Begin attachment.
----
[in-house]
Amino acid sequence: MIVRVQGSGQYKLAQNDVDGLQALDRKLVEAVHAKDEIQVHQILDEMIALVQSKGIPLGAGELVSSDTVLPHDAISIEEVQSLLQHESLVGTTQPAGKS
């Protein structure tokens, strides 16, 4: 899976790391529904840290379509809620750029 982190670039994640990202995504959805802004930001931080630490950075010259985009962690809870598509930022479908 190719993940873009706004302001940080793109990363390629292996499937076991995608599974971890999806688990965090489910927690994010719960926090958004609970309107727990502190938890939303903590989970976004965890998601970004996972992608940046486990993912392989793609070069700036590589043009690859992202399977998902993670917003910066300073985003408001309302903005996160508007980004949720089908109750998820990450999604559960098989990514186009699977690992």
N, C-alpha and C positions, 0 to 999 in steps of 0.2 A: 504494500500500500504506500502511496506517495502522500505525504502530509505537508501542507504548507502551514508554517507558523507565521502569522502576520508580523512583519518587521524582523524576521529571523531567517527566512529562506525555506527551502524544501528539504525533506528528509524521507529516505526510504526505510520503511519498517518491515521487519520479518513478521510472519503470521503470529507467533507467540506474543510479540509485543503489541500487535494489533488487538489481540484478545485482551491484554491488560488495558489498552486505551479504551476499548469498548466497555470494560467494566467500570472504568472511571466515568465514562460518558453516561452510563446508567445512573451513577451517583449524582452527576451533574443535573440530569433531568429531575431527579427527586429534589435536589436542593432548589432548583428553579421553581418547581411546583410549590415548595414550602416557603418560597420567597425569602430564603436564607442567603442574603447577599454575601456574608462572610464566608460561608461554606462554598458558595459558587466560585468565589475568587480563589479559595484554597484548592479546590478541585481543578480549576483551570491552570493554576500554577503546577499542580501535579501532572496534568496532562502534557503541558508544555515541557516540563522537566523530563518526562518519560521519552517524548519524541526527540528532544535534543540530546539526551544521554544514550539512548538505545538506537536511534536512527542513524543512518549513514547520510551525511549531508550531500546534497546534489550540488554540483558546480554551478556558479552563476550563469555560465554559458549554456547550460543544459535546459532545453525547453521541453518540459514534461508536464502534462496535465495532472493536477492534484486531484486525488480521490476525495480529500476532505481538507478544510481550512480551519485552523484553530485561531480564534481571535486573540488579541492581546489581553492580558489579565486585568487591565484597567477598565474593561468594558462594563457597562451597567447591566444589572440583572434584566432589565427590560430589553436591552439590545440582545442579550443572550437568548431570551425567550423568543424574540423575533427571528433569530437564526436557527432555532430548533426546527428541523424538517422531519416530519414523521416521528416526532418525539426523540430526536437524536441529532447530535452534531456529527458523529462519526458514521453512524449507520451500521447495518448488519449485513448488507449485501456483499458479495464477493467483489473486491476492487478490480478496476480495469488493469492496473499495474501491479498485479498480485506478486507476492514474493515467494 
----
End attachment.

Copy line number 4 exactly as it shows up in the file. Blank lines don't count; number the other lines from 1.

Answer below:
N, C-alpha and C positions, 0 to 999 in steps of 0.2 A: 504494500500500500504506500502511496506517495502522500505525504502530509505537508501542507504548507502551514508554517507558523507565521502569522502576520508580523512583519518587521524582523524576521529571523531567517527566512529562506525555506527551502524544501528539504525533506528528509524521507529516505526510504526505510520503511519498517518491515521487519520479518513478521510472519503470521503470529507467533507467540506474543510479540509485543503489541500487535494489533488487538489481540484478545485482551491484554491488560488495558489498552486505551479504551476499548469498548466497555470494560467494566467500570472504568472511571466515568465514562460518558453516561452510563446508567445512573451513577451517583449524582452527576451533574443535573440530569433531568429531575431527579427527586429534589435536589436542593432548589432548583428553579421553581418547581411546583410549590415548595414550602416557603418560597420567597425569602430564603436564607442567603442574603447577599454575601456574608462572610464566608460561608461554606462554598458558595459558587466560585468565589475568587480563589479559595484554597484548592479546590478541585481543578480549576483551570491552570493554576500554577503546577499542580501535579501532572496534568496532562502534557503541558508544555515541557516540563522537566523530563518526562518519560521519552517524548519524541526527540528532544535534543540530546539526551544521554544514550539512548538505545538506537536511534536512527542513524543512518549513514547520510551525511549531508550531500546534497546534489550540488554540483558546480554551478556558479552563476550563469555560465554559458549554456547550460543544459535546459532545453525547453521541453518540459514534461508536464502534462496535465495532472493536477492534484486531484486525488480521490476525495480529500476532505481538507478544510481550512480551519485552523484553530485561531480564534481571535486573540488579541492581546489581553492580558489579565486585568487591565484597567477598565474593561468594558462594563457597562451597567447591566444589572440583572434584566432589565427590560430589553436591552439590545440582545442579550443572550437568548431570551425567550423568543424574540423575533427571528433569530437564526436557527432555532430548533426546527428541523424538517422531519416530519414523521416521528416526532418525539426523540430526536437524536441529532447530535452534531456529527458523529462519526458514521453512524449507520451500521447495518448488519449485513448488507449485501456483499458479495464477493467483489473486491476492487478490480478496476480495469488493469492496473499495474501491479498485479498480485506478486507476492514474493515467494 